Model Railroad Departure Board
This web page simulates a railroad departure board, and is intended for running a schedule into and out of a station on a model railroad. It's intended to visualize what's going on in the model railroad and help operators know what's going on.
Specifically, I was building a model of the station and tracks around San Jose's former mainline station located at Market Street and Bassett St. in San Jose. In 1928, this station had more than 90 departures and arrivals. Most trains were commute trains to San Francisco, but several medium and long distance trains also went through the two track train shed at the station.
With the model, I wanted to help the folks operating the trains know what trains needed to be positioned, which would arrive, and which would depart. For visitors, I wanted them to have an understanding of the trains that the models represented, as well as a sense for the sheer number of trains passing through the station.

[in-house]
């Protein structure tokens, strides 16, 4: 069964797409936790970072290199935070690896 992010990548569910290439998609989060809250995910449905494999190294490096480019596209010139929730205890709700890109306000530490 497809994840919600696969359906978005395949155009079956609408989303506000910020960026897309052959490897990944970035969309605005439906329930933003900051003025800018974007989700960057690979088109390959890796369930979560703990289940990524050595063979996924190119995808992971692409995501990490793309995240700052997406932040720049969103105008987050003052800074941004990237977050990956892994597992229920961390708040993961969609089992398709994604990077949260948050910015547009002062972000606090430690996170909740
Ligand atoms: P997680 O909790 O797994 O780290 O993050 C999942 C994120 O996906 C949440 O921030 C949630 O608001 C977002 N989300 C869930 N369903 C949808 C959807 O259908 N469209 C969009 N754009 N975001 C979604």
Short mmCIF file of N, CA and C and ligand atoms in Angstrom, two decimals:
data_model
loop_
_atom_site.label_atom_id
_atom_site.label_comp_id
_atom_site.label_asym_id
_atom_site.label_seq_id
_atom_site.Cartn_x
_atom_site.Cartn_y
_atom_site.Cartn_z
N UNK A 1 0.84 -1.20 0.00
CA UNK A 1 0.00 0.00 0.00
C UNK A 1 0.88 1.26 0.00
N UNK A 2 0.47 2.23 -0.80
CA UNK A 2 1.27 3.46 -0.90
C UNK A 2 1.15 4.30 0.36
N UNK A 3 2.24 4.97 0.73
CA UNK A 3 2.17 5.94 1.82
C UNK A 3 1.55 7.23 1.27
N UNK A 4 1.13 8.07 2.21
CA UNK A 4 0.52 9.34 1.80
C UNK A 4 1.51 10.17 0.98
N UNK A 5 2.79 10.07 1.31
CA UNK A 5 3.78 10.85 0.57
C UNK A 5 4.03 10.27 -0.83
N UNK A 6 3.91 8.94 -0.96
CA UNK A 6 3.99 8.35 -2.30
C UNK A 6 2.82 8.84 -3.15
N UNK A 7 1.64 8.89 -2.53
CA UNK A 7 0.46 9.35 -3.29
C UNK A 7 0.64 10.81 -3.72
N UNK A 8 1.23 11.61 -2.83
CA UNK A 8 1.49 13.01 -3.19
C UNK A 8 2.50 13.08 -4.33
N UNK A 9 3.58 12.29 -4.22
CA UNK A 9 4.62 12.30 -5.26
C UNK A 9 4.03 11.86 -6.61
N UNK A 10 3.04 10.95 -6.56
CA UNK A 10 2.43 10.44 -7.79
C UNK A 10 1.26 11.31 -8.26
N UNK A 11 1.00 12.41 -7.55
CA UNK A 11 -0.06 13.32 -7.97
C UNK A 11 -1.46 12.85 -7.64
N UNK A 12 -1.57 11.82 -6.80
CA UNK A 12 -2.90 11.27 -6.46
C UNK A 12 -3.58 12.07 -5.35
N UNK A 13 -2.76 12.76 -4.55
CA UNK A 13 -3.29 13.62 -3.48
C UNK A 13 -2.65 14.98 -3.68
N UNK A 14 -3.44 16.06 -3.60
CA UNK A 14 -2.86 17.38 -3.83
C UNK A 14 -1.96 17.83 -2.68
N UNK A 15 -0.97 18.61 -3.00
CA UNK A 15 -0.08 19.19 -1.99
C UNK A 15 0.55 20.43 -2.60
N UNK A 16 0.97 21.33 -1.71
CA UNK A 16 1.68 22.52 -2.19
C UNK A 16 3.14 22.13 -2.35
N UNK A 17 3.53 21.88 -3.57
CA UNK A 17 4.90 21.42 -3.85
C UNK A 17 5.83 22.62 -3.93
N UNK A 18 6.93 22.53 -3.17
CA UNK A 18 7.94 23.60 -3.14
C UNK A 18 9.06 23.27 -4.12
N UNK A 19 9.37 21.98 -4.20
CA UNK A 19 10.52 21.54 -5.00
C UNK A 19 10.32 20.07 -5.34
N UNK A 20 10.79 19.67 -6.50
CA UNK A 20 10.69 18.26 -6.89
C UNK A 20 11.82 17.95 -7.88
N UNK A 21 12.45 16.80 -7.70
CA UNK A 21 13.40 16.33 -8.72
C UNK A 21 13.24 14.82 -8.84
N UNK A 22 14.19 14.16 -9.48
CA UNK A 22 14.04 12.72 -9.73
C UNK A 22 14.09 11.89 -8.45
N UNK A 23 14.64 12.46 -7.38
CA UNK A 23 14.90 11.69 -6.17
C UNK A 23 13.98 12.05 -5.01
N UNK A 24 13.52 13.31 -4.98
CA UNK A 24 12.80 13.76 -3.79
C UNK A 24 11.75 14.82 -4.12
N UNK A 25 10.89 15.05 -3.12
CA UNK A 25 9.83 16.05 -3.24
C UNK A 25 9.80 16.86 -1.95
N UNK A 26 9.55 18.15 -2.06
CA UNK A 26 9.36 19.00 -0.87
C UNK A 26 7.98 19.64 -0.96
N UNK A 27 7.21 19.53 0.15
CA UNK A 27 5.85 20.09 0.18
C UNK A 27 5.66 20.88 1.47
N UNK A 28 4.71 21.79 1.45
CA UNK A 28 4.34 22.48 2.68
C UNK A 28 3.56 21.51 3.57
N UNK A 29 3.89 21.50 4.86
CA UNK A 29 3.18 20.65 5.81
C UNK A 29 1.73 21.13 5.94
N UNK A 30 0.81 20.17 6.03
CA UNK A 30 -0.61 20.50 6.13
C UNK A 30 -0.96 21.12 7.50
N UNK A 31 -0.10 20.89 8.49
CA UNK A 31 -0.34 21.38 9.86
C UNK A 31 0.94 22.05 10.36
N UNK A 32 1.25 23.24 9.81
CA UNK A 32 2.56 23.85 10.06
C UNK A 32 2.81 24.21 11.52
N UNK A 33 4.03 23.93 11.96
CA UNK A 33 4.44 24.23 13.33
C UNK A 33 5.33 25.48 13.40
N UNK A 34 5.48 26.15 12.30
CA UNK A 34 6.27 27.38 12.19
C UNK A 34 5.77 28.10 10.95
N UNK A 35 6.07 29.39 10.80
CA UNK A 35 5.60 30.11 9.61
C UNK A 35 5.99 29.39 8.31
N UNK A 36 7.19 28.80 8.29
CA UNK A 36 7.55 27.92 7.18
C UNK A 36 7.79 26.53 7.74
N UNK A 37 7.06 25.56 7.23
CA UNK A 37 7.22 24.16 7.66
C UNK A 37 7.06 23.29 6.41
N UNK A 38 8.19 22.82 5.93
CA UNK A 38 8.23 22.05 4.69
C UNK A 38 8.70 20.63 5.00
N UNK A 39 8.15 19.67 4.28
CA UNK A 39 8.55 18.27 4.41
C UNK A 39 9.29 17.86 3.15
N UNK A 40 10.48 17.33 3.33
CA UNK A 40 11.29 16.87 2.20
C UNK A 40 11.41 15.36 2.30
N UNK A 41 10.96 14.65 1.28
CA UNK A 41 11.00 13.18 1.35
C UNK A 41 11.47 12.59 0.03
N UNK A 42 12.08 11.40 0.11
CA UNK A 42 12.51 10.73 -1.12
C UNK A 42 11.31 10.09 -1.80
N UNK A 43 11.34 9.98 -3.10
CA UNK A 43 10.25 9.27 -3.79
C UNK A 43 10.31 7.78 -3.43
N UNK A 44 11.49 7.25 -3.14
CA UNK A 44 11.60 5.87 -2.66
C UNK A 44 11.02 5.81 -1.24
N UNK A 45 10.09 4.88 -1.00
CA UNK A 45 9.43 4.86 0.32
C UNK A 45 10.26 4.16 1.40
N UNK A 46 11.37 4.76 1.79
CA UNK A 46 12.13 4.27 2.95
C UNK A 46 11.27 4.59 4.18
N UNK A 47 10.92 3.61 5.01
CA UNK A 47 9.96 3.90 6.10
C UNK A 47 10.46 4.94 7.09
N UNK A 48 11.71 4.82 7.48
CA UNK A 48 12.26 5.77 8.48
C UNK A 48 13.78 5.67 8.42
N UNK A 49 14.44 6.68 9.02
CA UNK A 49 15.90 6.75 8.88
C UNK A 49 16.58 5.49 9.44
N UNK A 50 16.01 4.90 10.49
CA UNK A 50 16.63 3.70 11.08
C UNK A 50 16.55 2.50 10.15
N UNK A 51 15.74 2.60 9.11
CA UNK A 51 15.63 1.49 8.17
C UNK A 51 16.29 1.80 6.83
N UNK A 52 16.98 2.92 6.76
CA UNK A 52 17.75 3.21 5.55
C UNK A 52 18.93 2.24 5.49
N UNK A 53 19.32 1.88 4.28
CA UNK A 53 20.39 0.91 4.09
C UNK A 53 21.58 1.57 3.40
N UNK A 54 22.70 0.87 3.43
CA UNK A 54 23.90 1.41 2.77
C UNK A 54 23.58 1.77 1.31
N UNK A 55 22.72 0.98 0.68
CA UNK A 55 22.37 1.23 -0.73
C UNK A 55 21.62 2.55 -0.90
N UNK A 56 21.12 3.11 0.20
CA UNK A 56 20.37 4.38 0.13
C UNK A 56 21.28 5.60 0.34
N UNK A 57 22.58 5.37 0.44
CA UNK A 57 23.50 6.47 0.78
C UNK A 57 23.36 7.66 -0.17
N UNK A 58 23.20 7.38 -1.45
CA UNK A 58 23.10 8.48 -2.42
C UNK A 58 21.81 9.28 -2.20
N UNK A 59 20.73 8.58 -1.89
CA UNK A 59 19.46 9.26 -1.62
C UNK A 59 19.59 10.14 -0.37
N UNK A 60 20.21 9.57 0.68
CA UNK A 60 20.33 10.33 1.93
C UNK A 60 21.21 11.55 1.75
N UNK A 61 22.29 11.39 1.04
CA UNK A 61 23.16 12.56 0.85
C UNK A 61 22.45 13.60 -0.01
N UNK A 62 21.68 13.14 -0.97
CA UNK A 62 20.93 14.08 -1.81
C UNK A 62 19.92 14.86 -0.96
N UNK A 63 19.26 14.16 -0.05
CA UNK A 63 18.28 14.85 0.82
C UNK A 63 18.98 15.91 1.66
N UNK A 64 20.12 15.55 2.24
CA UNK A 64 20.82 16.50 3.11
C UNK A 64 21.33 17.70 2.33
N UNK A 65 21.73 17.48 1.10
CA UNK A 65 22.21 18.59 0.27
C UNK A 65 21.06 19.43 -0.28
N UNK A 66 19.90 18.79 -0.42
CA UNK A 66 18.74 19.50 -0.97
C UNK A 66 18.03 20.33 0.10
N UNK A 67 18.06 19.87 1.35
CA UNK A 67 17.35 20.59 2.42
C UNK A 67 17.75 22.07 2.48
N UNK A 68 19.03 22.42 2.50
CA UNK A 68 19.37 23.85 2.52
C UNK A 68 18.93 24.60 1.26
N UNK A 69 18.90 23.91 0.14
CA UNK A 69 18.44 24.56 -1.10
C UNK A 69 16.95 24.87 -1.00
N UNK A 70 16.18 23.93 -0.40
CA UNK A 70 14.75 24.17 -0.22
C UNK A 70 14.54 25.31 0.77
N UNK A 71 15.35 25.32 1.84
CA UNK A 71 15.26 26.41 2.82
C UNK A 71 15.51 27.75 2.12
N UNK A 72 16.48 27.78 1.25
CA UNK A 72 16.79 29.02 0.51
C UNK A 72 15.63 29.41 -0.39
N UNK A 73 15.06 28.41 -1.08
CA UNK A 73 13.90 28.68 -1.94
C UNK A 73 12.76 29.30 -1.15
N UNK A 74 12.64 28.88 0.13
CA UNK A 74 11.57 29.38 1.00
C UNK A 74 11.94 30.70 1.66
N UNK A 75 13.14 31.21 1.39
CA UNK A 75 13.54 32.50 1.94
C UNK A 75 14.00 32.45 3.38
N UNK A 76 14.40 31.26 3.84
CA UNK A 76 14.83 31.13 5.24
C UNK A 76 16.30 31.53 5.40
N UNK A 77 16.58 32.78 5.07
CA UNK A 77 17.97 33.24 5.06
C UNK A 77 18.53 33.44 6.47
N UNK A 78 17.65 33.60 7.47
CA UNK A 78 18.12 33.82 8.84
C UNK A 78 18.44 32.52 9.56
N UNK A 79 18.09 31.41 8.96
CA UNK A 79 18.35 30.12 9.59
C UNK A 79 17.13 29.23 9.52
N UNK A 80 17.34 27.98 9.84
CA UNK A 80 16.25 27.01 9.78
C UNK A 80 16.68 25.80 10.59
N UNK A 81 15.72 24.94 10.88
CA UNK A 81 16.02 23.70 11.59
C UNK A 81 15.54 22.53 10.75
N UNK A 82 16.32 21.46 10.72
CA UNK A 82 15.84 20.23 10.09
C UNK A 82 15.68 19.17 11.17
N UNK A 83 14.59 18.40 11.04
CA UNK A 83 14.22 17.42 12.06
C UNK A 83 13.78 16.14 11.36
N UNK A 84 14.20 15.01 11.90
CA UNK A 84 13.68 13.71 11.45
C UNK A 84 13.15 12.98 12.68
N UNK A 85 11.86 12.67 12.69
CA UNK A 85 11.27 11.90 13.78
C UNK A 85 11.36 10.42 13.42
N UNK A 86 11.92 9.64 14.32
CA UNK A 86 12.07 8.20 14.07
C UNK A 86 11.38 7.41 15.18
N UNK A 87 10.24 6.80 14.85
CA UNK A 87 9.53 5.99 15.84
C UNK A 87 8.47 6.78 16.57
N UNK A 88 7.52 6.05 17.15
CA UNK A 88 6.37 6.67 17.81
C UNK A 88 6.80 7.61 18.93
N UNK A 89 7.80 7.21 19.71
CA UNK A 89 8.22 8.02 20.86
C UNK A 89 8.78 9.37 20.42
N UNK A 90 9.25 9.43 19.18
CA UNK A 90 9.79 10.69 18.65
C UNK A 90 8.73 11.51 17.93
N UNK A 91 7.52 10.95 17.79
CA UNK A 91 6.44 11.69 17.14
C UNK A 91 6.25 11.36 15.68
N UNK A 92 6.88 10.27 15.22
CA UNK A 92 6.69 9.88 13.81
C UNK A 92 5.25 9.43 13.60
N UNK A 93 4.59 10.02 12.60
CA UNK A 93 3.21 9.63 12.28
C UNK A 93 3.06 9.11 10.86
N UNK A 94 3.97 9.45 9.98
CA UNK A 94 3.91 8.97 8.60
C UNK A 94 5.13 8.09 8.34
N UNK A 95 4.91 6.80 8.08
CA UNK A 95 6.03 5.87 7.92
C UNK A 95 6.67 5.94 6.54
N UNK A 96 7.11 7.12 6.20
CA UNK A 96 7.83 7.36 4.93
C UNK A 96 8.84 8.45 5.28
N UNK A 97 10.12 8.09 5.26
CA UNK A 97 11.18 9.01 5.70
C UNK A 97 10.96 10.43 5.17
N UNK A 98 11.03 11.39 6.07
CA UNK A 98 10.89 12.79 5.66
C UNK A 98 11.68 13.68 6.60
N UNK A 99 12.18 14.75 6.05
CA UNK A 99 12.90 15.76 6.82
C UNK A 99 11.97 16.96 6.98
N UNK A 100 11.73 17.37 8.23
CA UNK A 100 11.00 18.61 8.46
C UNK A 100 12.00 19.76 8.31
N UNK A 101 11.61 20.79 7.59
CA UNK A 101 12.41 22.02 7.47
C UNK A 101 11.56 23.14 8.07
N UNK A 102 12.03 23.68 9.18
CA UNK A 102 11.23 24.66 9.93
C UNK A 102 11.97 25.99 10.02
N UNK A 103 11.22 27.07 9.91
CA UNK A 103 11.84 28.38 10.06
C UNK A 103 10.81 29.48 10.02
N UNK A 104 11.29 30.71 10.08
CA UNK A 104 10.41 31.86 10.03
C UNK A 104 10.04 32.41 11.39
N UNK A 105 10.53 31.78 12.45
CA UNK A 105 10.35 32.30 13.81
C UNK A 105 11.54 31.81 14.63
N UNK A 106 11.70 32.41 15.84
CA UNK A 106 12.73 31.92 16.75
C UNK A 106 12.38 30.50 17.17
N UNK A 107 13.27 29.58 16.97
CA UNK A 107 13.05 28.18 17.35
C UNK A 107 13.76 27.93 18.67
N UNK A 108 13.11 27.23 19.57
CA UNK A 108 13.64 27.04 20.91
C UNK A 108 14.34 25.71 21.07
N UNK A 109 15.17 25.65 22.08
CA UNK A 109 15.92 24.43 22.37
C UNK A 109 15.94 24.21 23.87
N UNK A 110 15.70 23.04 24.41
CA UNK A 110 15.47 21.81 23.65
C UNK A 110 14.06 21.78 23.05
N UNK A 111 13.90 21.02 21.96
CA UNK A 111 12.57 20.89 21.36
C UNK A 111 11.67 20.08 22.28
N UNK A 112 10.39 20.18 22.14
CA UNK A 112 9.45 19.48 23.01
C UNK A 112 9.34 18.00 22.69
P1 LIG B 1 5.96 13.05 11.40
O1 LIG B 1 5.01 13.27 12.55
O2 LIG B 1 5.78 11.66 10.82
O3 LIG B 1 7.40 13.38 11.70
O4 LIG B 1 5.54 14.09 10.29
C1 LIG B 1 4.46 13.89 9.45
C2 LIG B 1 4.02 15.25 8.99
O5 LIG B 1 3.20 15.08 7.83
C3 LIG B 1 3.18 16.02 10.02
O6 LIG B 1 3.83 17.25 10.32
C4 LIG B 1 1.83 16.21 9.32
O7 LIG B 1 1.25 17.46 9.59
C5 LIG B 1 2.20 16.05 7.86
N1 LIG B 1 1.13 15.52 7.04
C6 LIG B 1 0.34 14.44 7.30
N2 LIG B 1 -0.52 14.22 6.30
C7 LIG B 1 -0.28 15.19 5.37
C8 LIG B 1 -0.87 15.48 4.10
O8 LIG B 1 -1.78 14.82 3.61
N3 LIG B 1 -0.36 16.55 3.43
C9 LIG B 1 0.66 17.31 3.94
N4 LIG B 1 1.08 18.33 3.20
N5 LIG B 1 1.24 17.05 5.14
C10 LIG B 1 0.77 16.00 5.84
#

Read more about the Market Street Station at the Vasona Branch Blog.
Load the web page to start it. The departure board shows at the top; the current time in a sped-up fast clock appears at the bottom. The grey box contains a button to pause the fast clock. Typing digits 1-9 anywhere in the web page causes the nth train to be advanced to its next state.
Trains originating at the station move through the states "--", "boarding", "departing", and removed from the board. Trains terminating in the station pass through the states "---", "arriving", "arrived", and removed from the board. Trains passing through the station pass through the states "on time", "arriving", "boarding", "departing", and removed from the board.
The CSS-based departure board comes from Paul Cuthbertson's Departure Board code (https://github.com/paulcuth/departure-board). My own changes only involved the state changes.
Paul's code is primarily in departure-board.js; my logic for controlling the web page is in marketst.js.
The css-based flip-cards are unbearably slow on a Raspberry Pi. To improve performance, the board only does six flips (as opposed to the prototypical number of flips in Paul's implementation.